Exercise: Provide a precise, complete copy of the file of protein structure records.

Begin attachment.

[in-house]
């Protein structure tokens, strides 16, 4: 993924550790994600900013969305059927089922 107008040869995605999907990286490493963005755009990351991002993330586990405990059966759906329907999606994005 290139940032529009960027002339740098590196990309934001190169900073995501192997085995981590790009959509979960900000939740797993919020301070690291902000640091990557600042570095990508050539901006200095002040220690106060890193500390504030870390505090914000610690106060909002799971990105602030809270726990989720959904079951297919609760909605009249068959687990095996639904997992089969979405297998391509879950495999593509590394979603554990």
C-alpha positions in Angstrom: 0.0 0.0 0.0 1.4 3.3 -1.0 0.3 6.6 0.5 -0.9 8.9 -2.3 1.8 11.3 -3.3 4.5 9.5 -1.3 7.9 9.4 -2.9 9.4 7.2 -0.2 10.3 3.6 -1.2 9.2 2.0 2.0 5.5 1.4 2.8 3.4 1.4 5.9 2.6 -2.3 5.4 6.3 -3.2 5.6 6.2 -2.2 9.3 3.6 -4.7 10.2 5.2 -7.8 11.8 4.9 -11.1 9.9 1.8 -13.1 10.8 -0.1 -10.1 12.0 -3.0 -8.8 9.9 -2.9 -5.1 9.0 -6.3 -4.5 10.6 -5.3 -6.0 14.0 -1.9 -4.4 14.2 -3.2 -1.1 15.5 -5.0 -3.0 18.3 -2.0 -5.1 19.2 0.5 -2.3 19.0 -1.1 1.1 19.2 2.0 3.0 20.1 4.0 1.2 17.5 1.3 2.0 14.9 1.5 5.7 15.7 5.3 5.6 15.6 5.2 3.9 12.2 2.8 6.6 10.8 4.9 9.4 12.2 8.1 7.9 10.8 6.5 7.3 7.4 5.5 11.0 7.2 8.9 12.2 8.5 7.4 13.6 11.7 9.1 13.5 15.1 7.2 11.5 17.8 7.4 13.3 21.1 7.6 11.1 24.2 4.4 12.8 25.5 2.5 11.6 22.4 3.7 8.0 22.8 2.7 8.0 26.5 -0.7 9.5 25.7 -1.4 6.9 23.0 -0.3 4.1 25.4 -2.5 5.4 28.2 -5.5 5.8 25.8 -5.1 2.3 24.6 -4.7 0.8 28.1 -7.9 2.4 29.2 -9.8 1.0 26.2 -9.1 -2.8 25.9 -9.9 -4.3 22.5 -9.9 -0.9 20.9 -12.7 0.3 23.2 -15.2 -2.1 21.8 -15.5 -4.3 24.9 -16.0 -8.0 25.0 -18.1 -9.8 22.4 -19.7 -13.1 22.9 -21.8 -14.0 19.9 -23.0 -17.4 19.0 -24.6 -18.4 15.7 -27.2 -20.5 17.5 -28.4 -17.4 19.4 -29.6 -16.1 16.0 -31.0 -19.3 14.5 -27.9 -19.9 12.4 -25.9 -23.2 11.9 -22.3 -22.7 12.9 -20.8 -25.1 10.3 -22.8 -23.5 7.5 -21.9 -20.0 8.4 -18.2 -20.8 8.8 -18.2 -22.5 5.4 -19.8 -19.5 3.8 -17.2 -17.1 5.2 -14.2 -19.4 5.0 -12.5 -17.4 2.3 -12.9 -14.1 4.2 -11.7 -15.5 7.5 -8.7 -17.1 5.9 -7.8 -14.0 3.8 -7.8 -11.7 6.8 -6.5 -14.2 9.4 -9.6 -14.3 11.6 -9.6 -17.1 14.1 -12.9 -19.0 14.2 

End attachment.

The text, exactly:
[in-house]
């Protein structure tokens, strides 16, 4: 993924550790994600900013969305059927089922 107008040869995605999907990286490493963005755009990351991002993330586990405990059966759906329907999606994005 290139940032529009960027002339740098590196990309934001190169900073995501192997085995981590790009959509979960900000939740797993919020301070690291902000640091990557600042570095990508050539901006200095002040220690106060890193500390504030870390505090914000610690106060909002799971990105602030809270726990989720959904079951297919609760909605009249068959687990095996639904997992089969979405297998391509879950495999593509590394979603554990």
C-alpha positions in Angstrom: 0.0 0.0 0.0 1.4 3.3 -1.0 0.3 6.6 0.5 -0.9 8.9 -2.3 1.8 11.3 -3.3 4.5 9.5 -1.3 7.9 9.4 -2.9 9.4 7.2 -0.2 10.3 3.6 -1.2 9.2 2.0 2.0 5.5 1.4 2.8 3.4 1.4 5.9 2.6 -2.3 5.4 6.3 -3.2 5.6 6.2 -2.2 9.3 3.6 -4.7 10.2 5.2 -7.8 11.8 4.9 -11.1 9.9 1.8 -13.1 10.8 -0.1 -10.1 12.0 -3.0 -8.8 9.9 -2.9 -5.1 9.0 -6.3 -4.5 10.6 -5.3 -6.0 14.0 -1.9 -4.4 14.2 -3.2 -1.1 15.5 -5.0 -3.0 18.3 -2.0 -5.1 19.2 0.5 -2.3 19.0 -1.1 1.1 19.2 2.0 3.0 20.1 4.0 1.2 17.5 1.3 2.0 14.9 1.5 5.7 15.7 5.3 5.6 15.6 5.2 3.9 12.2 2.8 6.6 10.8 4.9 9.4 12.2 8.1 7.9 10.8 6.5 7.3 7.4 5.5 11.0 7.2 8.9 12.2 8.5 7.4 13.6 11.7 9.1 13.5 15.1 7.2 11.5 17.8 7.4 13.3 21.1 7.6 11.1 24.2 4.4 12.8 25.5 2.5 11.6 22.4 3.7 8.0 22.8 2.7 8.0 26.5 -0.7 9.5 25.7 -1.4 6.9 23.0 -0.3 4.1 25.4 -2.5 5.4 28.2 -5.5 5.8 25.8 -5.1 2.3 24.6 -4.7 0.8 28.1 -7.9 2.4 29.2 -9.8 1.0 26.2 -9.1 -2.8 25.9 -9.9 -4.3 22.5 -9.9 -0.9 20.9 -12.7 0.3 23.2 -15.2 -2.1 21.8 -15.5 -4.3 24.9 -16.0 -8.0 25.0 -18.1 -9.8 22.4 -19.7 -13.1 22.9 -21.8 -14.0 19.9 -23.0 -17.4 19.0 -24.6 -18.4 15.7 -27.2 -20.5 17.5 -28.4 -17.4 19.4 -29.6 -16.1 16.0 -31.0 -19.3 14.5 -27.9 -19.9 12.4 -25.9 -23.2 11.9 -22.3 -22.7 12.9 -20.8 -25.1 10.3 -22.8 -23.5 7.5 -21.9 -20.0 8.4 -18.2 -20.8 8.8 -18.2 -22.5 5.4 -19.8 -19.5 3.8 -17.2 -17.1 5.2 -14.2 -19.4 5.0 -12.5 -17.4 2.3 -12.9 -14.1 4.2 -11.7 -15.5 7.5 -8.7 -17.1 5.9 -7.8 -14.0 3.8 -7.8 -11.7 6.8 -6.5 -14.2 9.4 -9.6 -14.3 11.6 -9.6 -17.1 14.1 -12.9 -19.0 14.2 